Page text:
George Lucas drew a great deal of inspiration from Japanese culture when creating the Star Wars films, which is perhaps most apparent in the character of Darth Vader. The most feared man in a galaxy far, far away was based on the samurai, the skilled and disciplined warriors of Japan’s feudal era (roughly the 12th century to 19th century). One look at the samurai’s awe-inspiring black armor is enough to make the connection clear, though the similarities go beyond the surface. Lucas was greatly influenced by Japanese filmmaker Akira Kurosawa’s The Hidden Fortress, transposing several aspects of the 1958 samurai drama onto his 1977 space opera; everything from the Imperial crest to the fact that a princess leads a rebellion can be traced back to Kurosawa’s film. “The one thing that really struck me about The Hidden Fortress,” Lucas acknowledged in 2001, “was the fact that the story was told from the [perspective of] the two lowest characters. I decided that would be a nice way to tell the Star Wars story…which in the Star Wars case is the two droids.”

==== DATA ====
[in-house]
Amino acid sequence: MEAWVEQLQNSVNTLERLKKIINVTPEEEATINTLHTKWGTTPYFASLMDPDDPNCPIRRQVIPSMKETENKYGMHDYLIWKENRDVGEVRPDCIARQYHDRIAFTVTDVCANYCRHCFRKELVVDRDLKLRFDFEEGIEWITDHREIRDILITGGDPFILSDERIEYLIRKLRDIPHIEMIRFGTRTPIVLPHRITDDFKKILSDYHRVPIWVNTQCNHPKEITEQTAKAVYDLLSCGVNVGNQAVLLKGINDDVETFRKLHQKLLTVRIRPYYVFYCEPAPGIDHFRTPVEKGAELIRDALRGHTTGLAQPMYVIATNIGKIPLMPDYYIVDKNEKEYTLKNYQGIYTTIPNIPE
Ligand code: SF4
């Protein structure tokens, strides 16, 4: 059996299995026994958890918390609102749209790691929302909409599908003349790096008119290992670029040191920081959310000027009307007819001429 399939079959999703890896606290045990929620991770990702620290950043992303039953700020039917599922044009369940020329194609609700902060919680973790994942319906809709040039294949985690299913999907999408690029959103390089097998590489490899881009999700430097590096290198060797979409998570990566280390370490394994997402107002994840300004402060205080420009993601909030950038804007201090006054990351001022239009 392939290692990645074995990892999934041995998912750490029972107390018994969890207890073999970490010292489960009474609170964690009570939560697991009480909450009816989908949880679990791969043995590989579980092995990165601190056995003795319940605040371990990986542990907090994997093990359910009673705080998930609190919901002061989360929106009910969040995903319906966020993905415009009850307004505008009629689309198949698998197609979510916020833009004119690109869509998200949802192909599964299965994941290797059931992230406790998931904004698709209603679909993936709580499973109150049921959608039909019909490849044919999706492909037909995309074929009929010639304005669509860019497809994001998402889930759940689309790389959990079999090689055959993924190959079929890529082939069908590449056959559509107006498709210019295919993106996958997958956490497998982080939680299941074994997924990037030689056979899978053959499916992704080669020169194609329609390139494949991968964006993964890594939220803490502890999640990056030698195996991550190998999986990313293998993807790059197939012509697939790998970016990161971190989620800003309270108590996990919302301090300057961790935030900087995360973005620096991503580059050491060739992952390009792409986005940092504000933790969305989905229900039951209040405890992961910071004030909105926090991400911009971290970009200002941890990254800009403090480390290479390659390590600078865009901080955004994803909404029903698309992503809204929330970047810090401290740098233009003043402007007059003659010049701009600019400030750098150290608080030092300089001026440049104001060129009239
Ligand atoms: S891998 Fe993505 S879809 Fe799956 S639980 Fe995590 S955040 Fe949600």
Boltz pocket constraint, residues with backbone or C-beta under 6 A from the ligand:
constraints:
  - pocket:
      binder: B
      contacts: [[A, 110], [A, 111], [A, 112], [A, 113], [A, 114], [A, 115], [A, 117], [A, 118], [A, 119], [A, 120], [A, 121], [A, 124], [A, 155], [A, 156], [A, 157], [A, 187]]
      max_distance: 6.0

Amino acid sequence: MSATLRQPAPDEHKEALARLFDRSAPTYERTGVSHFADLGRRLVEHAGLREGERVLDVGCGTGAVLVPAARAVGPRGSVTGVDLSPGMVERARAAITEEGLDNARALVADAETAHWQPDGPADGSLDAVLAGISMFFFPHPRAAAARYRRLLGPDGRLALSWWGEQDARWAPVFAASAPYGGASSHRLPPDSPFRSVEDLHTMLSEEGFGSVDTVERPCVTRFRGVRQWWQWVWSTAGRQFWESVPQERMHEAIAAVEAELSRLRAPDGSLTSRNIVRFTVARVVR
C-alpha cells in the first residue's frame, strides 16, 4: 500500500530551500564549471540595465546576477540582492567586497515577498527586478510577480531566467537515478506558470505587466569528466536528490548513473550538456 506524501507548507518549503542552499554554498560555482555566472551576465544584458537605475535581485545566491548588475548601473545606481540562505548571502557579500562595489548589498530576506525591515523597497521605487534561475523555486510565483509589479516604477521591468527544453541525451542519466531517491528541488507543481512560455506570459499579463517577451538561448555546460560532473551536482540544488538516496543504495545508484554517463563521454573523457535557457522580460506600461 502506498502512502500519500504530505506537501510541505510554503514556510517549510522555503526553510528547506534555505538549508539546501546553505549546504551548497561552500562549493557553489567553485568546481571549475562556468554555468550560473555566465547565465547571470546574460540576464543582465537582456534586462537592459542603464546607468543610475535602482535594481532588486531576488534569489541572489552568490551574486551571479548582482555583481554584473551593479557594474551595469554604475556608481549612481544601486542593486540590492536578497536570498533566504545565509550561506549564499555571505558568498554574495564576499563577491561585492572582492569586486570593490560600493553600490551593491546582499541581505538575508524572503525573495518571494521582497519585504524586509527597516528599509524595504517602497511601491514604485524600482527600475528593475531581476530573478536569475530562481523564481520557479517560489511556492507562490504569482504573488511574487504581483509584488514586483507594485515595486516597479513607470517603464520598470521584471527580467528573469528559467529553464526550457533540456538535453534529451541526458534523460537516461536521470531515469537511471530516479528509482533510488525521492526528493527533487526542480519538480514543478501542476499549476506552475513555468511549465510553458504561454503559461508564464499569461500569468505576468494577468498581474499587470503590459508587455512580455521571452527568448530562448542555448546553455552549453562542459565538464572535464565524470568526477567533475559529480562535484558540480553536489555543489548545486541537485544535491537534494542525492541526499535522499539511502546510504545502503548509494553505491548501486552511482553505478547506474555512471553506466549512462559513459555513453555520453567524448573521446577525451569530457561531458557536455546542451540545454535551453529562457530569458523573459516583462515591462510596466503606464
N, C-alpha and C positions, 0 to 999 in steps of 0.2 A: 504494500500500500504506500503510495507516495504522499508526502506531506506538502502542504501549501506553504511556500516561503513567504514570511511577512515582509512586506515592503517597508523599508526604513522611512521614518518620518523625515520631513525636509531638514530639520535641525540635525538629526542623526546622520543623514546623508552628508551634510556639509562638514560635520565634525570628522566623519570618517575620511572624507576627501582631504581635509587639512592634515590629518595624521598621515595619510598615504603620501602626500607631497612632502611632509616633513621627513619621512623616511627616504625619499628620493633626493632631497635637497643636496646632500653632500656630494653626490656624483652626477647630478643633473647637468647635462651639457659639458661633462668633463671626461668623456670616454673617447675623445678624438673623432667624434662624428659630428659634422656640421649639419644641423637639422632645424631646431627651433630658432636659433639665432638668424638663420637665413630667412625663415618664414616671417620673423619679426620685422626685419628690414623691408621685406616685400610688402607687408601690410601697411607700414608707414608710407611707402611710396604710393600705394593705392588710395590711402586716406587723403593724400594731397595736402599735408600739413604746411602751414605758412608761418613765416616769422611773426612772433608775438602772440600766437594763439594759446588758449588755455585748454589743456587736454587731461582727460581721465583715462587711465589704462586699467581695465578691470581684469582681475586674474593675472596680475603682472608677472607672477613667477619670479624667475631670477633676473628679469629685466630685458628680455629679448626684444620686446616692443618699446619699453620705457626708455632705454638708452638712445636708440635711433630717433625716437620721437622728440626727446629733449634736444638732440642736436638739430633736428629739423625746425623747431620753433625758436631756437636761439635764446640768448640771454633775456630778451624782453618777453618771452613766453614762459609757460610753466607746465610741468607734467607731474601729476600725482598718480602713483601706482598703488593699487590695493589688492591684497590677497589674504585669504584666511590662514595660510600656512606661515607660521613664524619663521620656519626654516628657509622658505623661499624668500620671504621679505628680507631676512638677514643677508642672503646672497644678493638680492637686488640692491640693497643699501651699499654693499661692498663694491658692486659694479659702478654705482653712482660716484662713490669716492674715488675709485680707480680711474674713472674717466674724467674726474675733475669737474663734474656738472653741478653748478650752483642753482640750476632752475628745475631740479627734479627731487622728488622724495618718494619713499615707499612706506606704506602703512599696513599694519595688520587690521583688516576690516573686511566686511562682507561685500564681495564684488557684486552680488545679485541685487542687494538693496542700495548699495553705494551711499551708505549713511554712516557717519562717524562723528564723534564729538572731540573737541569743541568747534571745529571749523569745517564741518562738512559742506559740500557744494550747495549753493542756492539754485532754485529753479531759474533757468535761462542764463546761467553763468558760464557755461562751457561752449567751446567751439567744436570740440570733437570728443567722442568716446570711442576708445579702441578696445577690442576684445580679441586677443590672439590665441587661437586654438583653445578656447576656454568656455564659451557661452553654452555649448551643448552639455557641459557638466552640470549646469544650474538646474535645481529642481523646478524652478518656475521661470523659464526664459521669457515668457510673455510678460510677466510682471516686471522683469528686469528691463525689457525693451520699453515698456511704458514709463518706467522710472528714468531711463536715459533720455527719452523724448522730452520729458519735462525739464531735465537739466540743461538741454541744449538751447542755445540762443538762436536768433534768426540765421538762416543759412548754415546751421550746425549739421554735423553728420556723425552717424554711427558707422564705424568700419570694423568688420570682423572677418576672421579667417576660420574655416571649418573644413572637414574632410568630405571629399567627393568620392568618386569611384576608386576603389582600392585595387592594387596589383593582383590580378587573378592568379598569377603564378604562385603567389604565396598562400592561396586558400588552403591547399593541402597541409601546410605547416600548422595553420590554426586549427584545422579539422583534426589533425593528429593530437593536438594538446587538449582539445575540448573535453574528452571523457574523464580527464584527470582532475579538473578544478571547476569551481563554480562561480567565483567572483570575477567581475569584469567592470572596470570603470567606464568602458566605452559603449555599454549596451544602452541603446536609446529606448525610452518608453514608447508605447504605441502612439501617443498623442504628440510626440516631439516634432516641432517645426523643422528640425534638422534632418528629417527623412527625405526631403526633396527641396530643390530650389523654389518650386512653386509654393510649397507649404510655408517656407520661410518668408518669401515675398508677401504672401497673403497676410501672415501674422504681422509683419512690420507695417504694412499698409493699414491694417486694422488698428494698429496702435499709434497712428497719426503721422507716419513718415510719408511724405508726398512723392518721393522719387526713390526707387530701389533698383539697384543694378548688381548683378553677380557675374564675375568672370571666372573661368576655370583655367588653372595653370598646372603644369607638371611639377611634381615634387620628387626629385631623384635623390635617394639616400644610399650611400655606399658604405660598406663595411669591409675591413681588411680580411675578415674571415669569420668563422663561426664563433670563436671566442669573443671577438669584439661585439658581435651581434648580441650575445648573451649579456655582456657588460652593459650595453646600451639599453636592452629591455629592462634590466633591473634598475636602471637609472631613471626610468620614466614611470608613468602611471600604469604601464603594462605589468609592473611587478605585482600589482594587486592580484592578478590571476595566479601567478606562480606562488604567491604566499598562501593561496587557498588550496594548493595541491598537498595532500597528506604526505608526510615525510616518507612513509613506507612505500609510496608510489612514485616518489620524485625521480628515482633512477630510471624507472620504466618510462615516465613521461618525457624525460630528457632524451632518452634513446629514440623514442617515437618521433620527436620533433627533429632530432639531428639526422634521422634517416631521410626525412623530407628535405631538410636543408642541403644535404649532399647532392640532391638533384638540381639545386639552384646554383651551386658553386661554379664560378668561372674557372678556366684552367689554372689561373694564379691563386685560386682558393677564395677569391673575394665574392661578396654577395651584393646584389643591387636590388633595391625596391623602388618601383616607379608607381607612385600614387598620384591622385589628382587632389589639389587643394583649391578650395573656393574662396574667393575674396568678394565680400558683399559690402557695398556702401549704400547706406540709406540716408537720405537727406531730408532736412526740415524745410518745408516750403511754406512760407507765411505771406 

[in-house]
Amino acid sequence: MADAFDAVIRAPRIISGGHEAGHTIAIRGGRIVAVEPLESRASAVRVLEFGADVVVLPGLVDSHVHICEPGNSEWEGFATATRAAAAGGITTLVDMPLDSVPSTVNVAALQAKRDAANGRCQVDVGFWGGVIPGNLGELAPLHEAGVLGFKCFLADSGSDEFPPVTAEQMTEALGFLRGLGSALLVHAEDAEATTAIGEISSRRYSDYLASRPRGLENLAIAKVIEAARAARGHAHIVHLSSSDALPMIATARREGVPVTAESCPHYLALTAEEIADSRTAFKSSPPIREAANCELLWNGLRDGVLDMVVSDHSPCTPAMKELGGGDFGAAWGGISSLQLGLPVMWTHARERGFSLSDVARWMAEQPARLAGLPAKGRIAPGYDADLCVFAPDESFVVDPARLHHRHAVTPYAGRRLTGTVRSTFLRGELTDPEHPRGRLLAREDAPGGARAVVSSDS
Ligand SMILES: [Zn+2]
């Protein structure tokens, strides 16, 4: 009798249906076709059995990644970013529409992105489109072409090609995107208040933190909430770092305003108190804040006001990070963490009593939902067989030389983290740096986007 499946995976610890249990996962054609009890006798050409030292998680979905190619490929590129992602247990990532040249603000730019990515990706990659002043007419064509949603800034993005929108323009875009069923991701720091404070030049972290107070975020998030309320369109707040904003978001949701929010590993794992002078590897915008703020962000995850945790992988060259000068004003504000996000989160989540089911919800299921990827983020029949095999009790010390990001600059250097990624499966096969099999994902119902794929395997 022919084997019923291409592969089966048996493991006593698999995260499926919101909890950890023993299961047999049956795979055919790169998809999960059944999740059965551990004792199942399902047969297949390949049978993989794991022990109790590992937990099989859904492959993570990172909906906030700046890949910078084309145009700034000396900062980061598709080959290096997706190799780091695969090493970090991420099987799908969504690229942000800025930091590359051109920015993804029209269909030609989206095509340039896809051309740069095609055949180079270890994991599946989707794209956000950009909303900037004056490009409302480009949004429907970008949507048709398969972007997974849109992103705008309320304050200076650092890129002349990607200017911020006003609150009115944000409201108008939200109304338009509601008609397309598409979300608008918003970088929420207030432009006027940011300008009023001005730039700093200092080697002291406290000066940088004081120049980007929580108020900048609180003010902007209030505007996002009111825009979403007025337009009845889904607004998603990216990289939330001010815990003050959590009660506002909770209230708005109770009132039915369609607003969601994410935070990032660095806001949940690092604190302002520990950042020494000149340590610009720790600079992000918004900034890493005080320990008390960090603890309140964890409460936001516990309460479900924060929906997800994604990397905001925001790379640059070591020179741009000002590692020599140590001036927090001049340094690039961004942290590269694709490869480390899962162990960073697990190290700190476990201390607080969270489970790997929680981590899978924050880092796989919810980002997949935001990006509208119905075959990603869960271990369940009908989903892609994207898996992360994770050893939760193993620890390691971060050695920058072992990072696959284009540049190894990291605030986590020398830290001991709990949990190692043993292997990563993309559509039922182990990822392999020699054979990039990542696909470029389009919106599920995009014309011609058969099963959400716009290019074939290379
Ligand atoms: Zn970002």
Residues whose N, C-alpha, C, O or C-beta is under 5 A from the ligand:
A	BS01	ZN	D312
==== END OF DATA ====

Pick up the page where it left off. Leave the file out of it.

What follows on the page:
Over the years, many have speculated that Darth Vader was even based on a specific samurai warrior, the famed Date Masamune, a feudal warlord born in 1567 and known as the “One-Eyed Dragon.” Masamune lost an eye, grew up in a time of political instability, and was disliked by his mother before becoming a ruthless leader who struck fear in the hearts of his enemies and underlings alike — all of which parallel the story of a certain Sith lord born Anakin Skywalker.